(The Week of August 10, 2015)
Seven days, lots of science in the news. Here’s our roundup of some of the week’s most notable and quotable items.
International Space Station astronauts chowed down on salads made with lettuce that had been grown in space (accented with a simple balsamic dressing).
A galactic survey confirms that our universe is “becoming a couch potato” on the way to its slow, inescapable death.
MIT scientists have programmed two robots to deliver beers to bar patrons.
Researchers sequenced the octopus genome.
The smallest supermassive black hole ever discovered is only as massive as a mere 50,000 suns.
Melting ice in Antarctica is mostly bad news, but there’s one small silver lining: It’s releasing lots of iron into the ocean that will benefit the phytoplankton occupying the bottom of the marine food chain.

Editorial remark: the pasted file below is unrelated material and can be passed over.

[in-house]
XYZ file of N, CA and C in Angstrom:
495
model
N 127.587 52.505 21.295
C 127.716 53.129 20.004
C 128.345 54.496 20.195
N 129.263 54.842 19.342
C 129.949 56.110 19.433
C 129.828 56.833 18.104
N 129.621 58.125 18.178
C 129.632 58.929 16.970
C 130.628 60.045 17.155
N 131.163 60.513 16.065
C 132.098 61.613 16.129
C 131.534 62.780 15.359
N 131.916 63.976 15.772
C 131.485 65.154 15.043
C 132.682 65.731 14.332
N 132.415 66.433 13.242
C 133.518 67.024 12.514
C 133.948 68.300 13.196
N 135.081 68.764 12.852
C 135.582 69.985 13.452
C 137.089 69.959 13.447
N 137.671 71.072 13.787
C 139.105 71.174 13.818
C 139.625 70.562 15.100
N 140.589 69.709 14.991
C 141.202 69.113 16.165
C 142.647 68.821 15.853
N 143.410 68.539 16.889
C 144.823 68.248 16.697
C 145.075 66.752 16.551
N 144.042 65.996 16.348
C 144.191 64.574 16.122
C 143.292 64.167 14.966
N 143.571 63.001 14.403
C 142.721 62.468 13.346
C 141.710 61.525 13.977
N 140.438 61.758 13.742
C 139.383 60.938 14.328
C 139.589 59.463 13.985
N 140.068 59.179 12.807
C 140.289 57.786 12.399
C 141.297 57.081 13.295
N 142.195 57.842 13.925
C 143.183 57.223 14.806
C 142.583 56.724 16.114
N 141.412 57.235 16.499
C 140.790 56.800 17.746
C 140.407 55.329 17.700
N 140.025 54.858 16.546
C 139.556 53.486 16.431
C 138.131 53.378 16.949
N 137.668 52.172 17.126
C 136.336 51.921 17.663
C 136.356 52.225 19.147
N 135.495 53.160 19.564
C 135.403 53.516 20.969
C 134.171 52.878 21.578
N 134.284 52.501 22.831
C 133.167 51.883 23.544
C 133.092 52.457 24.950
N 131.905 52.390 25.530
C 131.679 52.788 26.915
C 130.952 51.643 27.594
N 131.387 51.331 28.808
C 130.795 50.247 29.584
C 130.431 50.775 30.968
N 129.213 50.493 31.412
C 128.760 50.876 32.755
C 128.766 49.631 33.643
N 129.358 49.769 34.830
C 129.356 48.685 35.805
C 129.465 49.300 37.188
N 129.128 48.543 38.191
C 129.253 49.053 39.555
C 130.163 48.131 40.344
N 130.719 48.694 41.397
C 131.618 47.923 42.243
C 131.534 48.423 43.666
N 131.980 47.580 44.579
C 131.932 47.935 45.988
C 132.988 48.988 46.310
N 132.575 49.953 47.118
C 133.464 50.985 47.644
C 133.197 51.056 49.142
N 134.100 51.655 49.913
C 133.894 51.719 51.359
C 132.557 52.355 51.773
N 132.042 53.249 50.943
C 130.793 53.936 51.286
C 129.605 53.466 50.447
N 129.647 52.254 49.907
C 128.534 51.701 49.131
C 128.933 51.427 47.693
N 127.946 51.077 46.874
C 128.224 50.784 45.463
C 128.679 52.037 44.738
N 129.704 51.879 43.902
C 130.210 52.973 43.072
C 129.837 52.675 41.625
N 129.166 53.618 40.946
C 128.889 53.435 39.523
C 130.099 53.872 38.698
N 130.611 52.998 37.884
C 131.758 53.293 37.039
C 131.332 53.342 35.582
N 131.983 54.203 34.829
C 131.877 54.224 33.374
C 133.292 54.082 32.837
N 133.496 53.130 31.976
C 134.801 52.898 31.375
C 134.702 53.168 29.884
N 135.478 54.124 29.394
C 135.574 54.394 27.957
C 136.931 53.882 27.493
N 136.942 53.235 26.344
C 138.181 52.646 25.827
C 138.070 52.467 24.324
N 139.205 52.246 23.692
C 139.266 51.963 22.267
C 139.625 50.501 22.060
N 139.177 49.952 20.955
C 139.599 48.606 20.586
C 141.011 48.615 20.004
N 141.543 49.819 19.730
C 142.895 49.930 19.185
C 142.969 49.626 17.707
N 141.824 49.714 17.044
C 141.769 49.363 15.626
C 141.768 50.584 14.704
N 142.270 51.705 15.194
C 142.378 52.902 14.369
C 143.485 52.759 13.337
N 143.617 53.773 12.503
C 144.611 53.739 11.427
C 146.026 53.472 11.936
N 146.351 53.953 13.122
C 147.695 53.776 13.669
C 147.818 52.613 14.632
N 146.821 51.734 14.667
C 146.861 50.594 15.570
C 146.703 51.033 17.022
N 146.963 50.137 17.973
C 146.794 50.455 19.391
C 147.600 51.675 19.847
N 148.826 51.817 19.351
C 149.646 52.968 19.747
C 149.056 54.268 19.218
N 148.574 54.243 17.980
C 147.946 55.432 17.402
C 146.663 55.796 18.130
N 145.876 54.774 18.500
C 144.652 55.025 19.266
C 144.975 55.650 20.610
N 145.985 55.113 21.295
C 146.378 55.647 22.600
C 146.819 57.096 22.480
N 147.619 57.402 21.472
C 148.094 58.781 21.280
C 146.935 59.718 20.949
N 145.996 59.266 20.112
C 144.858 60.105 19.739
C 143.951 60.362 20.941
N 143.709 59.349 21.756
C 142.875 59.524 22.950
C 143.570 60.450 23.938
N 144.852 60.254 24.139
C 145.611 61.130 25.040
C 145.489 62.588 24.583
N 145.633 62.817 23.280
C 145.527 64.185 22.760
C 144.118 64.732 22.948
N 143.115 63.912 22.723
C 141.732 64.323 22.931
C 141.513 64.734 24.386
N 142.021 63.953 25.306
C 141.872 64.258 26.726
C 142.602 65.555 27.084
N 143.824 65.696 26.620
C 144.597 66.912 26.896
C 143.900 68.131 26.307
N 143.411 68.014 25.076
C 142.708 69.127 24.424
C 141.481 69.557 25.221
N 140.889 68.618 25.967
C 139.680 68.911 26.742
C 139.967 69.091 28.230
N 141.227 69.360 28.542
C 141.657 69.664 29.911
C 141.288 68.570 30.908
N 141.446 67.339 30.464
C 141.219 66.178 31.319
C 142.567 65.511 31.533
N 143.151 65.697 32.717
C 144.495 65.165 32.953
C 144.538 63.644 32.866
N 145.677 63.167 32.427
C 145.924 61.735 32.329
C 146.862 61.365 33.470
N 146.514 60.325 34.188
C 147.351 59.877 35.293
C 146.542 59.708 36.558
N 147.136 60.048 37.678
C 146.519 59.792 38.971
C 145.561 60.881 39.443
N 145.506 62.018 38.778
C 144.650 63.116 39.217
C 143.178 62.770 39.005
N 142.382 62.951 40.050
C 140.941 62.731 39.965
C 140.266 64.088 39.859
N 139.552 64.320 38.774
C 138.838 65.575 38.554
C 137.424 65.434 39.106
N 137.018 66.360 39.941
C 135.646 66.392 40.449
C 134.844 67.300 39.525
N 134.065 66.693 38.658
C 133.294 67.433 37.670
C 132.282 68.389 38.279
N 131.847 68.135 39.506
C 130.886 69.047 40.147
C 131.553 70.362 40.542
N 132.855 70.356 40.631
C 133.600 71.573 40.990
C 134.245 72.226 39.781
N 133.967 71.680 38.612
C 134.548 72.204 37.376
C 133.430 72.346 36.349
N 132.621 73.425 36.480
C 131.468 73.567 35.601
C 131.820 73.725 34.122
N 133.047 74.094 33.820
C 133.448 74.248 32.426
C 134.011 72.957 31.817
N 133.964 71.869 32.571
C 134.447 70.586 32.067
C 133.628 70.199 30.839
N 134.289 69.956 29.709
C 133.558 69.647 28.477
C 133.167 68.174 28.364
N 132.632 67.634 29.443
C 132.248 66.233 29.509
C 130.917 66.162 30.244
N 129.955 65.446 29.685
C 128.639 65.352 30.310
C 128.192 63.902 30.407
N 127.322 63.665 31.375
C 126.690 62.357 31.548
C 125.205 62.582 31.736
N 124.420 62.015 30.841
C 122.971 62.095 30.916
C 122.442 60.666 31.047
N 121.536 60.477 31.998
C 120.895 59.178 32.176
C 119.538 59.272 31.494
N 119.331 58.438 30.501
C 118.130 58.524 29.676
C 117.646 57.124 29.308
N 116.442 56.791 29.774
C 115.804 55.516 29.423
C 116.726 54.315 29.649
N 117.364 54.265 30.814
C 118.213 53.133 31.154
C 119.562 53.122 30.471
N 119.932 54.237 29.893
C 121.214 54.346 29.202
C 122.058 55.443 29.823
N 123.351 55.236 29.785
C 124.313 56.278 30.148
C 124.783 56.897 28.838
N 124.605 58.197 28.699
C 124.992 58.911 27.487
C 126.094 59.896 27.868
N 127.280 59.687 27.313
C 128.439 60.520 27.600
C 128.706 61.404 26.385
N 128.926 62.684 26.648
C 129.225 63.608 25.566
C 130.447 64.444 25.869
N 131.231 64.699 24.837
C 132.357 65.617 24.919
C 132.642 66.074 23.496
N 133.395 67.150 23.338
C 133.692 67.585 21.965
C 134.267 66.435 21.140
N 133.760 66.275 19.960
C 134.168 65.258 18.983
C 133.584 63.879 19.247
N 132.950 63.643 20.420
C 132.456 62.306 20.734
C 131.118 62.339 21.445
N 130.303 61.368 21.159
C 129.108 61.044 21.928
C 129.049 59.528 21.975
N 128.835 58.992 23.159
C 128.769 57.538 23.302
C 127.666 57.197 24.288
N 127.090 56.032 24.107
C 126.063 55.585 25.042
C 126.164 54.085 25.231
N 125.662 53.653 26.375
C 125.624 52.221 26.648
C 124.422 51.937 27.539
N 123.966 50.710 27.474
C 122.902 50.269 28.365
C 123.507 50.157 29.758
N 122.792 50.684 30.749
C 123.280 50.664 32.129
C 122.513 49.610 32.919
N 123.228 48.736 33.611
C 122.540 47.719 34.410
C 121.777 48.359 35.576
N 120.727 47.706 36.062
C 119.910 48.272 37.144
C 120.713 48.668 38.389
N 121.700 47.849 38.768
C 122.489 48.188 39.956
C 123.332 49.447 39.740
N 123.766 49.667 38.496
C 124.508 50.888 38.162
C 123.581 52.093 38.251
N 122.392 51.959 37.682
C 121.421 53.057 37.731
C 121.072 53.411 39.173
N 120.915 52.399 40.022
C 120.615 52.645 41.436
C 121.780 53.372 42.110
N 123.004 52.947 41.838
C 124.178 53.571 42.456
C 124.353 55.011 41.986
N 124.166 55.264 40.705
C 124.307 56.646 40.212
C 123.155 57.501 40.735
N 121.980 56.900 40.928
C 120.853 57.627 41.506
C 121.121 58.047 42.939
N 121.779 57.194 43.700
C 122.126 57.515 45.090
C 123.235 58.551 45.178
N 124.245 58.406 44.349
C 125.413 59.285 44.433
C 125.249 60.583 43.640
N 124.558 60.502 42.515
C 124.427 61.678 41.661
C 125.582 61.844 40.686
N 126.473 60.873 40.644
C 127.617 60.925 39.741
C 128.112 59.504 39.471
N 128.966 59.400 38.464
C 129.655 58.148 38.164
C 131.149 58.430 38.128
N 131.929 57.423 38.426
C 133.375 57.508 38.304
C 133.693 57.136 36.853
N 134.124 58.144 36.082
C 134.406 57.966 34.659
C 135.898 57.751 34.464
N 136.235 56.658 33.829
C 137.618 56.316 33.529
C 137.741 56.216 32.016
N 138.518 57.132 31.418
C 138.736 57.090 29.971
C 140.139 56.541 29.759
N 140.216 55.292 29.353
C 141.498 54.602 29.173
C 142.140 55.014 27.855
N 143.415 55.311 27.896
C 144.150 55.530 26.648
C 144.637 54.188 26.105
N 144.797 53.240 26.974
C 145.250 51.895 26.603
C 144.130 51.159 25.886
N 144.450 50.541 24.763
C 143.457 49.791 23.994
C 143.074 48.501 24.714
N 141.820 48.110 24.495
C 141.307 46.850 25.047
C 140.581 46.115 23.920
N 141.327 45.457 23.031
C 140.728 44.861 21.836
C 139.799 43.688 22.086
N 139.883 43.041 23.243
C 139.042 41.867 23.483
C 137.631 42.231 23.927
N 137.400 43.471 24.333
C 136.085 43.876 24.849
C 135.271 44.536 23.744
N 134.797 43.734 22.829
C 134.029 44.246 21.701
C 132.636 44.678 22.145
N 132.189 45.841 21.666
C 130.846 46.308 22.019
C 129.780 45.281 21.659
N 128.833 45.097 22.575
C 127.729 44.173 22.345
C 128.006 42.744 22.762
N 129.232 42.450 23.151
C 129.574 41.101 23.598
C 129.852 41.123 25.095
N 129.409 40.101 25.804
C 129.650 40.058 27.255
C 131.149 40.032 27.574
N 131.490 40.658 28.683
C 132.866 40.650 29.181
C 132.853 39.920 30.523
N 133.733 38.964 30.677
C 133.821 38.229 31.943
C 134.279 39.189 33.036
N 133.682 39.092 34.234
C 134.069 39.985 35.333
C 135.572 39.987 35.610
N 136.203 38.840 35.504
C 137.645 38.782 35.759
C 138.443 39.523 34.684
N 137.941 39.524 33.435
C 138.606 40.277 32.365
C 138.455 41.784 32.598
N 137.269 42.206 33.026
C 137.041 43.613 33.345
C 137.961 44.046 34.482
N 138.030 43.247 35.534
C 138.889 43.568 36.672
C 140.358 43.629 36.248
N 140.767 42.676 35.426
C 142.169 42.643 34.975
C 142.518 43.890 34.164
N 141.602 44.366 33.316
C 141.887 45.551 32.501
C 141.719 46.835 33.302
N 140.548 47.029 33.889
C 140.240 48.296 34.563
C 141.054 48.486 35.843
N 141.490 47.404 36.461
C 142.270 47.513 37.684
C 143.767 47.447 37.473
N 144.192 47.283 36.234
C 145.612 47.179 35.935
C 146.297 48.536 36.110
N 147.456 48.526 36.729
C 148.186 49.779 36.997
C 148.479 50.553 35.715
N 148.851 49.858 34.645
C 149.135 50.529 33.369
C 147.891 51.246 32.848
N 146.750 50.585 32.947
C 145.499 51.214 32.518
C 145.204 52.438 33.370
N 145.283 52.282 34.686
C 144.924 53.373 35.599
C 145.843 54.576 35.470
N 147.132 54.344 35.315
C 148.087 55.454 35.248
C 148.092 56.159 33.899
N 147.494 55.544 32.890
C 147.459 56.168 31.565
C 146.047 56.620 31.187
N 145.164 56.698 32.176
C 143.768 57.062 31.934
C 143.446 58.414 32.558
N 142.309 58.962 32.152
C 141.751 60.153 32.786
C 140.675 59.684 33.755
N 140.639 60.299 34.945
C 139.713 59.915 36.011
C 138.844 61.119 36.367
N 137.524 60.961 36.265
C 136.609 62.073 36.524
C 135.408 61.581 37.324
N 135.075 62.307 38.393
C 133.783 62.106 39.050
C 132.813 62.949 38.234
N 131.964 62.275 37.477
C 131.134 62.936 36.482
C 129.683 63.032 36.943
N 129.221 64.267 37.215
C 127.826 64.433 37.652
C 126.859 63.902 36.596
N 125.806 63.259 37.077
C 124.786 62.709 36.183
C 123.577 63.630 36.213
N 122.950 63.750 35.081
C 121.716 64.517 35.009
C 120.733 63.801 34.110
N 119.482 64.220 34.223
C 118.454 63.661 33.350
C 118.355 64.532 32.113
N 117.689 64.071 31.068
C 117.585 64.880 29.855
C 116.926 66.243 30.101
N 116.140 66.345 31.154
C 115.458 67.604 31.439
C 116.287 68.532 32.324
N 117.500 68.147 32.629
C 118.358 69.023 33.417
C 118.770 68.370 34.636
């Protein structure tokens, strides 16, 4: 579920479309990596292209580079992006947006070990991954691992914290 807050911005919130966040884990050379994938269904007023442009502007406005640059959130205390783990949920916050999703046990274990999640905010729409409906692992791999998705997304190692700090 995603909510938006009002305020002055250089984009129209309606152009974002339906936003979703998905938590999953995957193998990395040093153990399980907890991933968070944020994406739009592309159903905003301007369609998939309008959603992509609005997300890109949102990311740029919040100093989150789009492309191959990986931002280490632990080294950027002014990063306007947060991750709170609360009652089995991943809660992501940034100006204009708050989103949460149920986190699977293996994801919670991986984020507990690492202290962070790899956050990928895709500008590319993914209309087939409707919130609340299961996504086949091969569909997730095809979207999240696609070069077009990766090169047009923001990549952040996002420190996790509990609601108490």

Our solar system may have once had a fifth giant planet orbiting near Neptune.
Scientists are studying ancient Chinese cave graffiti to learn more about the history of droughts in the region.
The Perseid meteor shower lit up the night sky as the Earth passed through debris left behind the 109P/Swift-Tuttle comet.
A 3D printed-device that looks a bit like a pizza can isolate one sound from a noisy room—a step towards solving the ‘cocktail party problem’ that has long confounded computers.
The comet 67P/Churyumov-Gerasimenko reached perihelion, the closest point in its orbit to the sun, still carrying the Philae lander and its companion spacecraft Rosetta.
Listening to music before, during and after surgery seems to reduce patients’ pain as well as reducing the need for pain relievers after the operation.
Last week’s picture from NASA of the moon passing in front of Earth—and not resulting in an eclipse—explained.